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tax diversification, or not
Old 03-05-2018, 11:35 AM   #1
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tax diversification, or not

I've read many threads where posters were at odds with each other or not getting their points across because they were thinking assets were held with differently. I remember one discussion of the SS tax hump where the example was someone who at taken IRA withdraws to just below the SS tax hump and then you needed a few k for an emergency, so the example used that you take it from the IRA. I'm thinking either use your emergency fund or take some from your taxable account.
There are other entering ER in their mid 50's noting all assets are in IRAs and are wondering how you create income without penalties. OK, these are some ways to do this. But these people were living life just before retiring. I would assume (maybe incorrectly) that they had some level of after tax assets while doing so.

The above are just a couple observations from my experiences on this forum. They are not meant to be I'm right and their wrong, but maybe just seeing things from different viewpoints. What I'm more curious about is what roughly are the tax diversification of the ER group? Did you plan this or it just kind of happened? and what do you think helped you the most and biggest head ache?

Approx Tax diversification
56% taxable
37% TIRA
1% annuity

Thing that has worked, the after tax has been nice. I take dividends (mostly qualified) for spending. Typically little selling goes on.

At ER I have very little RIRA (yes it is still small, but growing). This is likely my biggest mistake/headache. I had already rolled a 401k with tax basis into an IRA by the time Roths came into being. So much of the easy roths were not available.

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Old 03-05-2018, 12:03 PM   #2
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I gave very little thought to tax diversification when I was in the accumulation stage.

During that time, I invested in equity mutual funds in taxable accounts as part of our college savings strategy for our two kids. As it worked out, DD got a small merit "scholarship"... essentially a discount to entice her to attend... and since it was my peak earning years we were able to pay for her college costs from cash flow and not touch the taxable. DS wasn't keen on school and went straight to work but we have told him that we will pay for college if he decides to go.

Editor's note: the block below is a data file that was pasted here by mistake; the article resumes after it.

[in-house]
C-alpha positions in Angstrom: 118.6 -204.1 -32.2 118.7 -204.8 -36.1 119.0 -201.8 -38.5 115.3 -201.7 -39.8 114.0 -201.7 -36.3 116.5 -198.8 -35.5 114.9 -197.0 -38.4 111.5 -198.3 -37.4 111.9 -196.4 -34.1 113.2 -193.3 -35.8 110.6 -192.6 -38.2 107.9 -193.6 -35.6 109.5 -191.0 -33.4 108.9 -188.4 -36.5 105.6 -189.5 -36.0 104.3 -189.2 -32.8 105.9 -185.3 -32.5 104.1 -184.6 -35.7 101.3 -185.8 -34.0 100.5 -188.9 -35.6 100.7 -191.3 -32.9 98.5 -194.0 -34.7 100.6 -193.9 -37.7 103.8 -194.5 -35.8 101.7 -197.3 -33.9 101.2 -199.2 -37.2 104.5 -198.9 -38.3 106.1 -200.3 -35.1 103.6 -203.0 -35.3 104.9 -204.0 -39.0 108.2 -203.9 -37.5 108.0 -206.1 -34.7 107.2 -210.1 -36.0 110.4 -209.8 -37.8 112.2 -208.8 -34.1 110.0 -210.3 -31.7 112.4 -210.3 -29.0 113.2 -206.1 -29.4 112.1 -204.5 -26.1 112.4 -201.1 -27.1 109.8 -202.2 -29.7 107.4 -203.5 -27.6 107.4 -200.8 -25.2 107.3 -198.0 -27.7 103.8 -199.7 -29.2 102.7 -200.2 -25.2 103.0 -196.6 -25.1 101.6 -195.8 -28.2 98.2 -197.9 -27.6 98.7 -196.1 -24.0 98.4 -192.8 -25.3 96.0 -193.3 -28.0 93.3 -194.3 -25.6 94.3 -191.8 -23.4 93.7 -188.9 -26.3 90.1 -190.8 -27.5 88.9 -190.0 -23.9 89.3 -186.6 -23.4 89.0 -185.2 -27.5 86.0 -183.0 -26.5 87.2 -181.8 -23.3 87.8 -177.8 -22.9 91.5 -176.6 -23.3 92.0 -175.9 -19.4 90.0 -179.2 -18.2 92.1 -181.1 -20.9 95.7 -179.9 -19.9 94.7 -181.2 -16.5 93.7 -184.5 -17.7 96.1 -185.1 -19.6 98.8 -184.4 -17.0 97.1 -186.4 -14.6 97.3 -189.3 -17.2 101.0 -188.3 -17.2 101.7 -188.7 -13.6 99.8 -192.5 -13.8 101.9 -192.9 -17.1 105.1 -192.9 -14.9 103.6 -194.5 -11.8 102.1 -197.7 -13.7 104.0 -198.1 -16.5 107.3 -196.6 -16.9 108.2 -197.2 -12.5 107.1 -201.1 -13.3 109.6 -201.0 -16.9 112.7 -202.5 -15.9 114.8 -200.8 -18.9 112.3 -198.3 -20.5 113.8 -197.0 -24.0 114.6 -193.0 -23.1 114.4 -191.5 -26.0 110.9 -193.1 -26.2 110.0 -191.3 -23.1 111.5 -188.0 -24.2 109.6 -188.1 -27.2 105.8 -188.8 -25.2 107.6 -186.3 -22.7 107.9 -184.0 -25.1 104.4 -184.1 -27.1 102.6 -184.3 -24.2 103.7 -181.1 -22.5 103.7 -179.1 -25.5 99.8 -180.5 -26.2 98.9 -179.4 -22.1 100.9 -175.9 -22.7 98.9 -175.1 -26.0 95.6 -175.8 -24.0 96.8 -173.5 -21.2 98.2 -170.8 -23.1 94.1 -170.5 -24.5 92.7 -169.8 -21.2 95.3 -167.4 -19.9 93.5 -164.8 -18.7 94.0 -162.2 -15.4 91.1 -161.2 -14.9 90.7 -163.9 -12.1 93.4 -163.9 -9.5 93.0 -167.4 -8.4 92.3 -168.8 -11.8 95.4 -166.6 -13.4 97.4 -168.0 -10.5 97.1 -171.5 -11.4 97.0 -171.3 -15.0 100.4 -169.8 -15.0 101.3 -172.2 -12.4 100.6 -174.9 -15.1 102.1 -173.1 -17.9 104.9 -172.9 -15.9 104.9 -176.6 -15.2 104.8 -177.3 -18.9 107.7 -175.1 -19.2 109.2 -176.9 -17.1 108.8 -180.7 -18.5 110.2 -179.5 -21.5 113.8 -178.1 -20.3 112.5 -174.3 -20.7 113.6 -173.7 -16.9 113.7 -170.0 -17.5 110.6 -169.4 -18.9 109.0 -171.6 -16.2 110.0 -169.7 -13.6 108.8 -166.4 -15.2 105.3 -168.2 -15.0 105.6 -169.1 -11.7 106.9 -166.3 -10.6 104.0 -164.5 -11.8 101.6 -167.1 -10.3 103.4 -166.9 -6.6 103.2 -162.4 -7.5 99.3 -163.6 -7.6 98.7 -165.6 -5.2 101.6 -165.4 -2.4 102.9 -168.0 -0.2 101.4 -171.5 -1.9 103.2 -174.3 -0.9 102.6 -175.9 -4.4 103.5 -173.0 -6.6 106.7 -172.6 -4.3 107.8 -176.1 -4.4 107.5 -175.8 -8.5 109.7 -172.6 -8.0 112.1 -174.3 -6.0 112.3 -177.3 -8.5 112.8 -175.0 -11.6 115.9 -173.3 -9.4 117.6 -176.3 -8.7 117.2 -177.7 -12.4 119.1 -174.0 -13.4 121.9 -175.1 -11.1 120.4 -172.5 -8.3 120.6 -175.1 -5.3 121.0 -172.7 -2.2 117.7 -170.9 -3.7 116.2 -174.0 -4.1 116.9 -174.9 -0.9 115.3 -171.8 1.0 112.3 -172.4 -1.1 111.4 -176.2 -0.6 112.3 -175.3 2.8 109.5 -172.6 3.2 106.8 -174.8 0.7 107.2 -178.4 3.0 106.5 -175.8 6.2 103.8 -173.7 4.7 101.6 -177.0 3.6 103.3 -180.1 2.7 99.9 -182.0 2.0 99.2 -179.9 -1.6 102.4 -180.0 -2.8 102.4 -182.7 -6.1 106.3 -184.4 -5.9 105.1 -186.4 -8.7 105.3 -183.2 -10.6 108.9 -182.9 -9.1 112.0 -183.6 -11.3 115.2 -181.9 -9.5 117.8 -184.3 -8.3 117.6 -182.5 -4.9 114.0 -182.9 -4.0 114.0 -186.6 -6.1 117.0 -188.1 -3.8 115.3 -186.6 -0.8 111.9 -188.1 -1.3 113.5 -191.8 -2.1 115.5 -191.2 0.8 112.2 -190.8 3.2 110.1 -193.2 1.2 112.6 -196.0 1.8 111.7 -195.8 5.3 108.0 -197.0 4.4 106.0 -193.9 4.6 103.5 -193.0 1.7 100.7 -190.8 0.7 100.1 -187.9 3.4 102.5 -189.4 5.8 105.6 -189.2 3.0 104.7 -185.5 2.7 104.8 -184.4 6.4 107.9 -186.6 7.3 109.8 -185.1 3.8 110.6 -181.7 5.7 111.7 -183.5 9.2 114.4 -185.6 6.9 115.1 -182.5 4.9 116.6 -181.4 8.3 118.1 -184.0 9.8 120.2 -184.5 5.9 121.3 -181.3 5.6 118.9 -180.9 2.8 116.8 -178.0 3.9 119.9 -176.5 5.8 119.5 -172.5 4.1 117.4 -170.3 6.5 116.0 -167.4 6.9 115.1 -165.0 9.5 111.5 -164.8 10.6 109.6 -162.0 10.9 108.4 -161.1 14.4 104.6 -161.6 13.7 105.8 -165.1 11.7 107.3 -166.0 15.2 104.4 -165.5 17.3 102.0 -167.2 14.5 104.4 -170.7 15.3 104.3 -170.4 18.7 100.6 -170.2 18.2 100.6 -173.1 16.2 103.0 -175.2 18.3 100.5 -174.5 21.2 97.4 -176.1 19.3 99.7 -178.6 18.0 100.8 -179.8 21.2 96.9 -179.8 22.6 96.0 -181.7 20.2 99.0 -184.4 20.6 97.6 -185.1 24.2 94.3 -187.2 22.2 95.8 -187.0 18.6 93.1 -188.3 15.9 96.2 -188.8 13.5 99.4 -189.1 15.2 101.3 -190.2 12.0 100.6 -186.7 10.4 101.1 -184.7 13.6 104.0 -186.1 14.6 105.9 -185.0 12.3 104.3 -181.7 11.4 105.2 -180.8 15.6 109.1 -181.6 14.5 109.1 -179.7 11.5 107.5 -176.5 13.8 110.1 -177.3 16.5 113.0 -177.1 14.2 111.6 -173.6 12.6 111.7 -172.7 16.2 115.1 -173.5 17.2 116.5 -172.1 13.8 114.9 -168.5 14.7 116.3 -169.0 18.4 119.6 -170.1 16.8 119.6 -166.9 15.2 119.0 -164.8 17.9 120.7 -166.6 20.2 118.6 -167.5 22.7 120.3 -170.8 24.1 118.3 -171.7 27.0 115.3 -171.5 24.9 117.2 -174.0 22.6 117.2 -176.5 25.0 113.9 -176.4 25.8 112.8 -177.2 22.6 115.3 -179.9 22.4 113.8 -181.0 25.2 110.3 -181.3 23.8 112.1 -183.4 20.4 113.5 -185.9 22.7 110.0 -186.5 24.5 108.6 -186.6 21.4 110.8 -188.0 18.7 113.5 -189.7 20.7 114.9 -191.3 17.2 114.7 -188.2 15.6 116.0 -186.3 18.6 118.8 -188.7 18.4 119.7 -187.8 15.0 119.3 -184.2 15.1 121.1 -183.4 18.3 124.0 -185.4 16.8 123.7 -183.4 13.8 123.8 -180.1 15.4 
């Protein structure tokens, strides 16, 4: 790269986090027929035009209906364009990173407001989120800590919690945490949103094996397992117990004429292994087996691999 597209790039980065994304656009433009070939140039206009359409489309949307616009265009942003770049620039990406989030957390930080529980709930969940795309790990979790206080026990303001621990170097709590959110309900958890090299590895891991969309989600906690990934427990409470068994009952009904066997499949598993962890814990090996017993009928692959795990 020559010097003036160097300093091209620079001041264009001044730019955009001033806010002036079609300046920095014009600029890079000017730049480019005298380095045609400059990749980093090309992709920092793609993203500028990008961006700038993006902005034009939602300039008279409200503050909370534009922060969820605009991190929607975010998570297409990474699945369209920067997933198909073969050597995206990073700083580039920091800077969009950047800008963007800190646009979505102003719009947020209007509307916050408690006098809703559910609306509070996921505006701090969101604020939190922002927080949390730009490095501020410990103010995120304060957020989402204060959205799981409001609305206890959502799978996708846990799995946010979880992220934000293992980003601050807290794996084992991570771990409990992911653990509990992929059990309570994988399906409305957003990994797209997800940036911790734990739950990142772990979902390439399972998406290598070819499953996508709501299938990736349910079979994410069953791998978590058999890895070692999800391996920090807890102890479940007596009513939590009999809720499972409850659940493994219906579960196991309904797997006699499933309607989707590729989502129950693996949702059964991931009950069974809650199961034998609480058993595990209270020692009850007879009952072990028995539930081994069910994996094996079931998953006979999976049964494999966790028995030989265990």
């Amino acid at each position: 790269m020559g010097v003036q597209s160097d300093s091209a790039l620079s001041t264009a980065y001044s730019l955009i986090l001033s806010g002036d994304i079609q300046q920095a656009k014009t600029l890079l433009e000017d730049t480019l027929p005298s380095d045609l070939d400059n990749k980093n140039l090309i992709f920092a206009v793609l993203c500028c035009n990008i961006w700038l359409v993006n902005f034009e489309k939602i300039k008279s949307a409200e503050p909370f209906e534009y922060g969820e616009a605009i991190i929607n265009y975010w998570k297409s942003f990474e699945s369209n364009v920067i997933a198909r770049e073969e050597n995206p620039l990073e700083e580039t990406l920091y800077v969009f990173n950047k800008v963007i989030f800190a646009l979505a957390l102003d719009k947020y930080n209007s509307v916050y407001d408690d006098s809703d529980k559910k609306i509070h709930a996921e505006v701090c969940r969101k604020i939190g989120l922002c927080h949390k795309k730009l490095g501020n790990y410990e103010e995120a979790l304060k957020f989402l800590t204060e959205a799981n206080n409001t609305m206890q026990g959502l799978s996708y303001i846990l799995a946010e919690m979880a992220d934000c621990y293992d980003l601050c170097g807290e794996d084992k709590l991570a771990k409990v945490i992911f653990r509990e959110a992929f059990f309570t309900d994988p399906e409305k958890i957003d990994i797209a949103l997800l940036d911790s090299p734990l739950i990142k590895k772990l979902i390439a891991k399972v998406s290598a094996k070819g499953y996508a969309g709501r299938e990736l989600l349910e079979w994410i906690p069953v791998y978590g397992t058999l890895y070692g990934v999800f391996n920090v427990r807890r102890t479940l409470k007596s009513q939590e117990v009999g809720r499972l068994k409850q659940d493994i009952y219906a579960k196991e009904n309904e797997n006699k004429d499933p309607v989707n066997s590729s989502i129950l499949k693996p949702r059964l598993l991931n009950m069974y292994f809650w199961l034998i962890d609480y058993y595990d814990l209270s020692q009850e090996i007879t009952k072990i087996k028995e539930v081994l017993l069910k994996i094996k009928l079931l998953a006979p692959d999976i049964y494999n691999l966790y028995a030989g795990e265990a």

So by happenstance, when we retired our taxable/tax-deferred and tax-free balances were 44%/53%/3%, respectively since Roths and HSAs came along late in my career. Today, as a result of Roth conversions those ratios are 23%/55%/22% and the total is 125% of what it was when I retired.... all despite our best efforts to spend!

We'll continue to live off of taxable and do annual Roth conversions to FRA or 70 or perhaps until taxable funds decline to a certain $$$ amount and then switch to using tax-deferred funds.

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Retired Jan 2012 at age 56...60/35/5 AA
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Old 03-05-2018, 12:05 PM   #3
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I think the important things are:

- Have a plan for bridging from your ER date until you can get at your tax deferred money penalty free.

- Convert as much to a Roth as makes sense to your situation. See my post here: New tax law and ROTH

People are going to have different ratios based on where they are at in the process, and how they got there. A lot of my wealth came from employee stock options, so I have plenty in taxable. I'm roughly 75% taxable, 20% Roth, 5% tIRA. 56yo, 7 years retired. Small pension coming at 65, will give me less than 10% of my annual spending.
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